Color Modeling with Nail Polish

As it turn out there's more than one way to numerically represent colors. This piece walks through a few of these models using the Revlon nail polish shades. Since these are nail polish colors the data set is a bit skewed to favor reds and pinks, but keep an eye on the lovely dark green "Posh", too. If you missed it, I explained the fundamentals of interpreting color hex codes on this page.

Red Green Blue (RGB) & Cyan Magenta Yellow (CMY)
The Red Green Blue (RGB) color model is a model that is intended for electronic displays like the one you are viewing. RGB is an additive model, meaning that each color is a combination of varying quantities of red, green, and blue. Because this model is meant to mix different wavelengths of light, combining the highest values of each results in white. You might recognize that rgb(255, 255, 255) or #FFFFFF is used to style web elements as white.

RGB uses red, green, and blue because these shades mirror the cone cells in our eyes that detect different wavelengths of light. Most people have three specialized cones that detect either yellow, red, or violet light.

If RGB is an additive, light-based color model, CMY is the analog equivalent. CMY stands for Cyan Magenta Yellow and is the standard model for printing. Unlike RGB that is additive, CMY is subtractive, meaning that each additional color of ink on a printed page moves the resulting color closer to black instead of white.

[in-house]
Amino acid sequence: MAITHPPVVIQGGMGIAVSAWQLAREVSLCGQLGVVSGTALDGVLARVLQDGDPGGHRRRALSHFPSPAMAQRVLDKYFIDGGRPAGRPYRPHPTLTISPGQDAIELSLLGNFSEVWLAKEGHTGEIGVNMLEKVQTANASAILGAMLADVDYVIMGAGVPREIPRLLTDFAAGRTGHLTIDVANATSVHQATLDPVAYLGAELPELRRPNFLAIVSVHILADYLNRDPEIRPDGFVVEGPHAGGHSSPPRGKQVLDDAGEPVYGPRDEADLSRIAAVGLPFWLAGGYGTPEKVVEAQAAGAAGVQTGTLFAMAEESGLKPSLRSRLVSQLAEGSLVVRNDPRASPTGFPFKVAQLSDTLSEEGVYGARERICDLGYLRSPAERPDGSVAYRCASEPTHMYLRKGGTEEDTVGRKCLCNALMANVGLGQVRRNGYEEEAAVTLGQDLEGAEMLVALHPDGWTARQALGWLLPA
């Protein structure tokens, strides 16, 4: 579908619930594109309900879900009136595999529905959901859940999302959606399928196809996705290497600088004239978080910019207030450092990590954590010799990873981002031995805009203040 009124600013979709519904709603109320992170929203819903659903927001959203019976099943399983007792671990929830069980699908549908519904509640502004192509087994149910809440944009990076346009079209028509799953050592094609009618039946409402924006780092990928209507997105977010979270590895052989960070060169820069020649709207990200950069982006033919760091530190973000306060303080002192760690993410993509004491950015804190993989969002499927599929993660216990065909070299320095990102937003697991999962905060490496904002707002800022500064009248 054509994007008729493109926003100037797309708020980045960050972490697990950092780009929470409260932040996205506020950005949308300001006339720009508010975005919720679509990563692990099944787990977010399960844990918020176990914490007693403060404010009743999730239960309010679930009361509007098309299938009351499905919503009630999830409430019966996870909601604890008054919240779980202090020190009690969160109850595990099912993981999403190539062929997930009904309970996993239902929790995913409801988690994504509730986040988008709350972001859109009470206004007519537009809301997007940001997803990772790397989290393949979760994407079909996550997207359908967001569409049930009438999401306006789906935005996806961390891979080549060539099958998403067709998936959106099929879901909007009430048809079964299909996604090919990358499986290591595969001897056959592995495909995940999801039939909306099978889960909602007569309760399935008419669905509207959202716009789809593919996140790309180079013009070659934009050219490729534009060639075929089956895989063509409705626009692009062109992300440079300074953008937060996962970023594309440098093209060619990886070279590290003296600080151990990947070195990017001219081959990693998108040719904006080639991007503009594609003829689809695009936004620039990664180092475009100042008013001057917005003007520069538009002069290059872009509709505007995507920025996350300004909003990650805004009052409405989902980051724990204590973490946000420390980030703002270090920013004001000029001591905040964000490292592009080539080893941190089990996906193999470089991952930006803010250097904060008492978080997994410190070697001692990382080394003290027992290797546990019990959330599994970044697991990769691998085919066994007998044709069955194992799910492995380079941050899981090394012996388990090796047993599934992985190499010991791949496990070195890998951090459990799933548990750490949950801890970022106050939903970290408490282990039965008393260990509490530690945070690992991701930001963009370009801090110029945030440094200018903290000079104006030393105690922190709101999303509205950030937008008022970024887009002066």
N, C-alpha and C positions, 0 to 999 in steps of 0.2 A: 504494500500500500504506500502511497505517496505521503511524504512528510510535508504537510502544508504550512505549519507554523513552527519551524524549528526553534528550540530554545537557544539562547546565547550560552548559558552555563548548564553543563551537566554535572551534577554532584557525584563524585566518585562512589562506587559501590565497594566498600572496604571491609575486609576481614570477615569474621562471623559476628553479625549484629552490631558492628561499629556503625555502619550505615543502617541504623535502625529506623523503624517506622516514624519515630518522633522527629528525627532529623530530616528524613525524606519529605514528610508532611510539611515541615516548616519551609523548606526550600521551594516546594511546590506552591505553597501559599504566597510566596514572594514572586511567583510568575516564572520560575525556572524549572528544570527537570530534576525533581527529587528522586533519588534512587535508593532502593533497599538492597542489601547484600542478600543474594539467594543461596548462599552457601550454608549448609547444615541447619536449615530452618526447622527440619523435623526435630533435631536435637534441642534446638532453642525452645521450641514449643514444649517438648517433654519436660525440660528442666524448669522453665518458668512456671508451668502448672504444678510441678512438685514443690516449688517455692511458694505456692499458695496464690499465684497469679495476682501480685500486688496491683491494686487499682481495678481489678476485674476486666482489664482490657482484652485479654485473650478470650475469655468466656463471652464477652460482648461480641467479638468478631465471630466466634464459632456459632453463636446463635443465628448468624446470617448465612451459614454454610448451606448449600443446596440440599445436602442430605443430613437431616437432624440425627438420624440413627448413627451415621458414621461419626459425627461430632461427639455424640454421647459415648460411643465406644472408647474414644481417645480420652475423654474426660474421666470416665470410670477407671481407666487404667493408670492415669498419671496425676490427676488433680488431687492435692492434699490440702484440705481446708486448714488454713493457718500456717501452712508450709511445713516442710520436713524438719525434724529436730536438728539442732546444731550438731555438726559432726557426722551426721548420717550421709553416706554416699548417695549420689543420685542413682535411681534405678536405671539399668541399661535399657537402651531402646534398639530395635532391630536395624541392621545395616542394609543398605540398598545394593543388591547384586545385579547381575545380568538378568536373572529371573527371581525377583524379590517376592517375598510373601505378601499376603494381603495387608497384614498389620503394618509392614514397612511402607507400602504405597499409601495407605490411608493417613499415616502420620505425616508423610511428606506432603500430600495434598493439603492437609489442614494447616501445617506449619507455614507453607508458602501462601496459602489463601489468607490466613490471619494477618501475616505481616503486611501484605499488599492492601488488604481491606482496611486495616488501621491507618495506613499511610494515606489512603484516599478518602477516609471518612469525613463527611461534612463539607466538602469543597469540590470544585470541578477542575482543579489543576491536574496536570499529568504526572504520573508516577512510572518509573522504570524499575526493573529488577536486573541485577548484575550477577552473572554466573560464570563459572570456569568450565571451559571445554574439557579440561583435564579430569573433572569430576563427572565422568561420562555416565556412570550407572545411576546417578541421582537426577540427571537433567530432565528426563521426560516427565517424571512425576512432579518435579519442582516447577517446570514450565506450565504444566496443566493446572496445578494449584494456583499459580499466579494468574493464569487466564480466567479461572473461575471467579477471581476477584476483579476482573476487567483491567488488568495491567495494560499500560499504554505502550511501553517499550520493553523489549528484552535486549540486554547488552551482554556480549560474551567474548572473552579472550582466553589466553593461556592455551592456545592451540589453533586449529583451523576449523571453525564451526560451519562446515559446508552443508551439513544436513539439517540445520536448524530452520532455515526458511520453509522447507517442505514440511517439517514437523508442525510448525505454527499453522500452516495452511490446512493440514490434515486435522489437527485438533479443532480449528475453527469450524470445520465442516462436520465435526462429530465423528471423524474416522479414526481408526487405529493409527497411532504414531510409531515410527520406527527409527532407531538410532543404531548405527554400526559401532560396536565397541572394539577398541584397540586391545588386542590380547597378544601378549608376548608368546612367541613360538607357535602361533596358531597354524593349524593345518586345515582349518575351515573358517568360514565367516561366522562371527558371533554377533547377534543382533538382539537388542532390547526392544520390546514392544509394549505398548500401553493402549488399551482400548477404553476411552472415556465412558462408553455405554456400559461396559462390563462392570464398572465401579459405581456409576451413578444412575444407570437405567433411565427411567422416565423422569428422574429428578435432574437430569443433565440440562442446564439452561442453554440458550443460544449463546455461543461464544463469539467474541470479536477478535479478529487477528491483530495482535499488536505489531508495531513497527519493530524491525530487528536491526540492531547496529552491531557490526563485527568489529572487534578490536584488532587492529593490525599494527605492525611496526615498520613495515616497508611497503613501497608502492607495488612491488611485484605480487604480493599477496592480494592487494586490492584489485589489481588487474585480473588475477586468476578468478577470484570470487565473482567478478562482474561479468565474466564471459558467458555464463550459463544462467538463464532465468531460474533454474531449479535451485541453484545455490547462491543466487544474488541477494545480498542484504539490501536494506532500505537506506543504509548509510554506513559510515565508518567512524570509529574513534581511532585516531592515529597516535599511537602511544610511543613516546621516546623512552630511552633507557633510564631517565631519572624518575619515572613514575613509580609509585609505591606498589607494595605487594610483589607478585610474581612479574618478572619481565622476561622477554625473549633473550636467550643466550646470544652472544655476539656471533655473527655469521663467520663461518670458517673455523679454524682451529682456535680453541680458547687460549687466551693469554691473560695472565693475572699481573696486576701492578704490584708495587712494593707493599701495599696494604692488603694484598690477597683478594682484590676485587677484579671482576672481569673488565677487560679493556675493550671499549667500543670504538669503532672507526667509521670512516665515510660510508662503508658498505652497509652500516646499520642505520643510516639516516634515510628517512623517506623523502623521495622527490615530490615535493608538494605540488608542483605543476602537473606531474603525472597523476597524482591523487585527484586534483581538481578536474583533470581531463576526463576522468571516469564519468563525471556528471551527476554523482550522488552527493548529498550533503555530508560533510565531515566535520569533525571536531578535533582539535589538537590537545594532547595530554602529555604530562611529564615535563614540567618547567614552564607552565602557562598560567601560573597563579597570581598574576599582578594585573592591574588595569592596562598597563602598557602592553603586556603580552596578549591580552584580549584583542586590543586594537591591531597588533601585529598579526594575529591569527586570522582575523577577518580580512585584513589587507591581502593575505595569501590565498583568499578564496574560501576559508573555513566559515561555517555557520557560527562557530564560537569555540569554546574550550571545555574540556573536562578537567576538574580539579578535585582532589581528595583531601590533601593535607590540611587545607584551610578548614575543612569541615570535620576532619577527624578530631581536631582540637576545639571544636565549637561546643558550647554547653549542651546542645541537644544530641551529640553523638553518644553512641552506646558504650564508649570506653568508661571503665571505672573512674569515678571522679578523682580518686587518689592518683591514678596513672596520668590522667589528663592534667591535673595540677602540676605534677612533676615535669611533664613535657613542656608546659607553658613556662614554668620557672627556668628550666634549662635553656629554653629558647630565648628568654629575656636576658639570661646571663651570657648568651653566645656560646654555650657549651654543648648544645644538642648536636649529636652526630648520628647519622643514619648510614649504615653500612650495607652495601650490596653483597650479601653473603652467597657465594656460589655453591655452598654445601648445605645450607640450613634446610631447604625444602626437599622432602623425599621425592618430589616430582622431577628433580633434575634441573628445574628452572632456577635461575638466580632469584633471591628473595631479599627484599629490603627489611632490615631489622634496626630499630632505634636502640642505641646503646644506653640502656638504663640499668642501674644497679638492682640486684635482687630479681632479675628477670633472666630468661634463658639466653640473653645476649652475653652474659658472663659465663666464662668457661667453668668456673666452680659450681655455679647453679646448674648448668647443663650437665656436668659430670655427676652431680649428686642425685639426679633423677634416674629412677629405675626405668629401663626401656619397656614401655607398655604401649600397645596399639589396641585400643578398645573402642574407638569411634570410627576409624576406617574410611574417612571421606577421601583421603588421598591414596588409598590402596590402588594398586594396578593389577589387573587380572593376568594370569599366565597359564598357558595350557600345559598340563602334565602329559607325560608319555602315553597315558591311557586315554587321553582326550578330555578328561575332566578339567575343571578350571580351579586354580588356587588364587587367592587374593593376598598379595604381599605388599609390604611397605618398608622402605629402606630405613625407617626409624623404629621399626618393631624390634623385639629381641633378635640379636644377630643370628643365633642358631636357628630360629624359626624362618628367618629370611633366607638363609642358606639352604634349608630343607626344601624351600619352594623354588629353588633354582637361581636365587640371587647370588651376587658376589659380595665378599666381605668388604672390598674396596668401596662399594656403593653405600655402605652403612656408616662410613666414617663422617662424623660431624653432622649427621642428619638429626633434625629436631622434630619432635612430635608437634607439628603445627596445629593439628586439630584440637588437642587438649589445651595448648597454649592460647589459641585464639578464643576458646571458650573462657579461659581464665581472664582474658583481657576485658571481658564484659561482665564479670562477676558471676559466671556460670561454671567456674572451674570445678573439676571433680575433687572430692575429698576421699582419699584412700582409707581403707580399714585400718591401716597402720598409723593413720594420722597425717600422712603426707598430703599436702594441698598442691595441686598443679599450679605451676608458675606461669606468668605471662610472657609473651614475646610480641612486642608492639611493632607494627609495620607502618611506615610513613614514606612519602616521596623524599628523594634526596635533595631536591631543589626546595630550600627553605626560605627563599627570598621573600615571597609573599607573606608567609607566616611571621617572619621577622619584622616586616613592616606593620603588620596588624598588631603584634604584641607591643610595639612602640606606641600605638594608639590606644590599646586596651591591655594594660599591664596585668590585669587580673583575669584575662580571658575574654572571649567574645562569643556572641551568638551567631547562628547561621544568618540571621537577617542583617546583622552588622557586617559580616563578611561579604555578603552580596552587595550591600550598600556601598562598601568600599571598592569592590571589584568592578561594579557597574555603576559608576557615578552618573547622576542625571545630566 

Unlike RGB that is based on human anatomy and physical hardware, the CEILAB space is optimized for human perception. This space was preceded by two other spaces, CIEXYZ and CIELUV. The CIELAB space, sometimes just called LAB decomposes colors into L* for lightness, a* for green to red, and b* to blue to yellow. This space is particularly useful because it is perceptually uniform, meaning that changing the value of l*, a*, or b* results in an equally perceptible difference.

Perceptually uniform color models come in handy when developing color palettes or gradients for data visualizations. For example, if you wanted 5 shades of the same color, you could hold A and B constant while adjusting the L (lightness) parameter.

I used the CIELAB space in my Nail Polish Name Generator to ensure that each name would be inspired by colors that were perceptually close to the one you select.
The HSV & HSL cylindrical colors
Naming conventions get a little wild here, but there are two basic families of models:

  1. HSV (hue, saturation, value) is also known as HSB (hue, saturation, brightness)
  2. HSL (hue, saturation, lightness) is also known as HSI (hue, saturation, intensity) or HSD (hue, saturation, darkness).
In both of these cases, Hue refers to the color as we colloquially think of it, and saturation refers to the intensity of that color. Value in HSV describes how the color would appear in total darkness versus if a very bright light were shining on it. Lightness in HSL ranges from black to white.

These are just a few of the common color models that scientists and designers use to encode and manage displays.